Instead of taking an interest merely in my own way of thinking, and in what I consider right, I must develop a selfless interest in every opinion I encounter, however strongly I may hold it to be mistaken. The more a person prides himself on his own dogmatic opinions and is interested only in them, the further that person removes himself, at this moment of world-evolution, from the Christ. The more a person develops a social interest in the opinions of other human beings, even though he considers them erroneous – the more light he receives into his own thinking from the opinions of others – the more he does to fulfill in his inmost soul a saying of Christ, which today must be interpreted in the sense of the new Christ-language. Christ said: “Inasmuch as ye have done it unto one of the least of these my brethren, ye have done it unto me”. The Christ never ceases to reveal Himself anew to human beings even unto the end of earthly time. And thus He speaks today to those willing to listen: “In whatever the least of your brethren thinks, you must recognize that I am thinking in him; and that I enter into your feeling, whenever you bring another’s thought into relation with your own, and whenever you feel a fraternal interest for what is passing in another’s soul. Whatever opinion, whatever outlook on life, you discover in the least of your brethren, therein you are seeking Myself”. So does the Christ speak to our life of thought – the Christ who desires to reveal Himself in a new way – the time for it is drawing near – to the humanity of the twentieth century. . . . This is the way which today must be characterized as the way to the Christ through thinking.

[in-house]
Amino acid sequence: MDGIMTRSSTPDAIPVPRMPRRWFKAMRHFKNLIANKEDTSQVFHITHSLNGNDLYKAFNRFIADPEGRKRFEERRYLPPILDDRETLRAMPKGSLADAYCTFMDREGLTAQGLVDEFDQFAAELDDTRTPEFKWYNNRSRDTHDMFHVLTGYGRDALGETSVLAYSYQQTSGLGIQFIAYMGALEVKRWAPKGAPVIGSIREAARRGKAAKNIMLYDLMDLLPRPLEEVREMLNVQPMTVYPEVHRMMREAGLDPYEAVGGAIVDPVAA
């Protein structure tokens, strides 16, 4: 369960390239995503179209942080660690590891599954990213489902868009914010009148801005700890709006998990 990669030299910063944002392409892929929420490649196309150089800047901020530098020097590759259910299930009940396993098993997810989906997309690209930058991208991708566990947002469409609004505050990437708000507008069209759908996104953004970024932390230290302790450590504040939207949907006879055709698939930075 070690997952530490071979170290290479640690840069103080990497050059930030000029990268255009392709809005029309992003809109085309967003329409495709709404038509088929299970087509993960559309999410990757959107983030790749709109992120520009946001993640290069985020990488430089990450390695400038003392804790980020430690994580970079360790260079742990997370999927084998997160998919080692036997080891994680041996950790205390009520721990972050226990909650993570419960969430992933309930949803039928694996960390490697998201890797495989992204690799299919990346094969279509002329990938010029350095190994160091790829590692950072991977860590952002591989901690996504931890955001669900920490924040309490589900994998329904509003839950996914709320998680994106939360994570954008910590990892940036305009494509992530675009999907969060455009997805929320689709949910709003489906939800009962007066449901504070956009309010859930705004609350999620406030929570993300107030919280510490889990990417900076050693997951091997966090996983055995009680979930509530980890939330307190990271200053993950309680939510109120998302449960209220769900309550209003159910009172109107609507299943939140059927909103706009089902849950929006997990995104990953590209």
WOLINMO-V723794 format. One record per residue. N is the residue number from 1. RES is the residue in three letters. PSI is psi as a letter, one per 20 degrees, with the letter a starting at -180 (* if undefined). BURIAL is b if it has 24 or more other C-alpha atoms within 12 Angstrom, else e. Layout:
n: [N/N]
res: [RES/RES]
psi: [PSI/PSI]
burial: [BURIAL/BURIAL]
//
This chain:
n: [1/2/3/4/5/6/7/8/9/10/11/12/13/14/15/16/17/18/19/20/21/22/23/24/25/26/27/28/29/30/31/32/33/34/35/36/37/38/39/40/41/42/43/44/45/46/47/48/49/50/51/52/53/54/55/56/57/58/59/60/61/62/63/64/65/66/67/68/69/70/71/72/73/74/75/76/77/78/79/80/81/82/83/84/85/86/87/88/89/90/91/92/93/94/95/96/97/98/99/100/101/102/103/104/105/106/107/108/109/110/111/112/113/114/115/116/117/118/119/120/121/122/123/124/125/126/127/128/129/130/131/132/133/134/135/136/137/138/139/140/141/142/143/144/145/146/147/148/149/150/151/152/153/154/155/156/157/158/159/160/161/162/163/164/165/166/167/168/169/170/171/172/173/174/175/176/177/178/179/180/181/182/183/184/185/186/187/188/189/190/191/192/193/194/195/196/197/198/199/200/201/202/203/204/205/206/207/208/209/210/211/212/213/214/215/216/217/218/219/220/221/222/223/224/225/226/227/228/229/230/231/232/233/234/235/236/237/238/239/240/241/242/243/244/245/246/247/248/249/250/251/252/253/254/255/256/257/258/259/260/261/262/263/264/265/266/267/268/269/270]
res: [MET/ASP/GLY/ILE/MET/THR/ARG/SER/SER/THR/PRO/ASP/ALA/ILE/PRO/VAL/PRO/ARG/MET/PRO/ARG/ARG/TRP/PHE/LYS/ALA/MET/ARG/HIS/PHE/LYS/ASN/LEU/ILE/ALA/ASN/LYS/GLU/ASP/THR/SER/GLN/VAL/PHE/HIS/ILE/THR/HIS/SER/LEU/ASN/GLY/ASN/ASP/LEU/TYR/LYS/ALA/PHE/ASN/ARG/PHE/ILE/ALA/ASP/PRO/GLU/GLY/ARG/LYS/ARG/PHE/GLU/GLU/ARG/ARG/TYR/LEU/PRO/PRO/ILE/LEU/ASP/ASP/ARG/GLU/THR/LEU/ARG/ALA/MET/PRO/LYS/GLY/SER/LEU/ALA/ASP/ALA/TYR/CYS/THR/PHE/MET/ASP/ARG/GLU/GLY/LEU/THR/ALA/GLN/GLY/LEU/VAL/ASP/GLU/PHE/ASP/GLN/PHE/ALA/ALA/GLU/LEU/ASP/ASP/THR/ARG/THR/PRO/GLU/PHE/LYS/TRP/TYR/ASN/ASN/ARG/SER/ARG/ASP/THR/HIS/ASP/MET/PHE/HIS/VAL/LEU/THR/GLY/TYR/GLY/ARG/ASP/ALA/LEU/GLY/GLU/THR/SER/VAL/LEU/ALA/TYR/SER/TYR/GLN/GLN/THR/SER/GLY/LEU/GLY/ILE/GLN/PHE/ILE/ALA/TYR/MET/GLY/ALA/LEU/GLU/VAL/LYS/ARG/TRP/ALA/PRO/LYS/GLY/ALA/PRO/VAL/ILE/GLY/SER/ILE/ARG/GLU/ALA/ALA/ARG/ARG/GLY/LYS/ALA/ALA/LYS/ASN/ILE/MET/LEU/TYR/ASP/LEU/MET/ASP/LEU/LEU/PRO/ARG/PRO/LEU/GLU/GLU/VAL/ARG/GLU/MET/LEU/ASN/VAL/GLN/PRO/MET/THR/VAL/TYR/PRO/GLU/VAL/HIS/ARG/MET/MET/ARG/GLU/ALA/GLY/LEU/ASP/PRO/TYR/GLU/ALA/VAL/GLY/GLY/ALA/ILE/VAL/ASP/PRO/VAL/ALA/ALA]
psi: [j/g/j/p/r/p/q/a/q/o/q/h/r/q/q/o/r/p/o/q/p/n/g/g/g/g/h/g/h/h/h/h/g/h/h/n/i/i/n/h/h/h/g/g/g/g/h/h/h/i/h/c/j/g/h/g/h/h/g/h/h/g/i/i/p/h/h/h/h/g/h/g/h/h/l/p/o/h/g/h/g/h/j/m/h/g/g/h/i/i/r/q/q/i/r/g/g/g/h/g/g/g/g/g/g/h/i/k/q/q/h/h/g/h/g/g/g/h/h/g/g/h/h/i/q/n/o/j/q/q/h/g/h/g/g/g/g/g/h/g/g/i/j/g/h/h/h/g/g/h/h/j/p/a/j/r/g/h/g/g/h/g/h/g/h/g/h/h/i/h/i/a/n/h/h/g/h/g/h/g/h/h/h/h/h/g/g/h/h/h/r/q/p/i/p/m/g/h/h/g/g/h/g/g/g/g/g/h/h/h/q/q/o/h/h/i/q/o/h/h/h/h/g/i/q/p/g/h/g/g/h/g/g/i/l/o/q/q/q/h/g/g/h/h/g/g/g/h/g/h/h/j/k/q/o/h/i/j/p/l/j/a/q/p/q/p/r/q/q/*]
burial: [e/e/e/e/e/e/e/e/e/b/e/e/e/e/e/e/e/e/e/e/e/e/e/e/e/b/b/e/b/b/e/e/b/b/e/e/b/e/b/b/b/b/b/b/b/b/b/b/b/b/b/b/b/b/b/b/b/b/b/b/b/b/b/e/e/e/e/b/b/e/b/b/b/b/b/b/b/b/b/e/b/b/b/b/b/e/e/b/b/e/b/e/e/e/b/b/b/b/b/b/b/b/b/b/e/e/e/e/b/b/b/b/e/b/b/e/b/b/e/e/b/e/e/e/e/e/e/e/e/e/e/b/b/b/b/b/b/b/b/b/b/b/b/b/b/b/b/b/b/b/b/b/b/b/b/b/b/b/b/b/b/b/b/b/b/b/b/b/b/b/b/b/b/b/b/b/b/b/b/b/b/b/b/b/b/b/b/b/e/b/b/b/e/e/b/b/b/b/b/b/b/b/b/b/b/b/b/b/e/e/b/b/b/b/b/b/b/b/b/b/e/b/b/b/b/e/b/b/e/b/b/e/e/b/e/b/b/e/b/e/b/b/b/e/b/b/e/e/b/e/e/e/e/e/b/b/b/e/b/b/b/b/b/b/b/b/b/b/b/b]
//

(Rudolf Steiner, The Inner Aspect of the Social Question, trsl. C. Davy, Rudolf Steiner Press, London, 1974, pp. 40-41).
We can do no better than to end this with a poem by Margaret Avison, whose words have real power to direct our thinking to the Being of Love Himself.
‘Forsaking all’— You mean
head over heels, for good,
for ever, call of the depths
of the All – the heart of one
who creates all, at every
moment, newly – for
you do so – and
to me, far fallen in the
ashheaps of my
false-making, burnt-out self and in the
hosed-down rubble of what my furors
gutted, or sooted all
around me – you implore
me to so fall
in Love, and fall anew in
ever-new depths of skywashed Love till every
capillary of your universe
throbs with your rivering fire?
‘Forsaking all’ – Your voice
never falters, and yet,
unsealing day out of a
darkness none ever knew
in full but you,
you spoke that word, closing on it forever:
‘Why hast Thou forsaken . . . ?’
This measure of your being all-out, and
meaning it, made you put it all on the line
we, humanly, wanted to draw – at
having you teacher only, or
popular spokesman only, or
doctor or simply a source of sanity
for us, distracted, or only
the one who could wholeheartedly
rejoice with us, and know
our tears, our flickering time, and
stand with us.
But to make it head over heels
yielding, all the way,
you had to die for us.
The line we drew, you crossed,
and cross out, wholly forget,
at the faintest stirring of what
you know is love, is One
whose name has been, and is
and will be, the
Pax et bonum,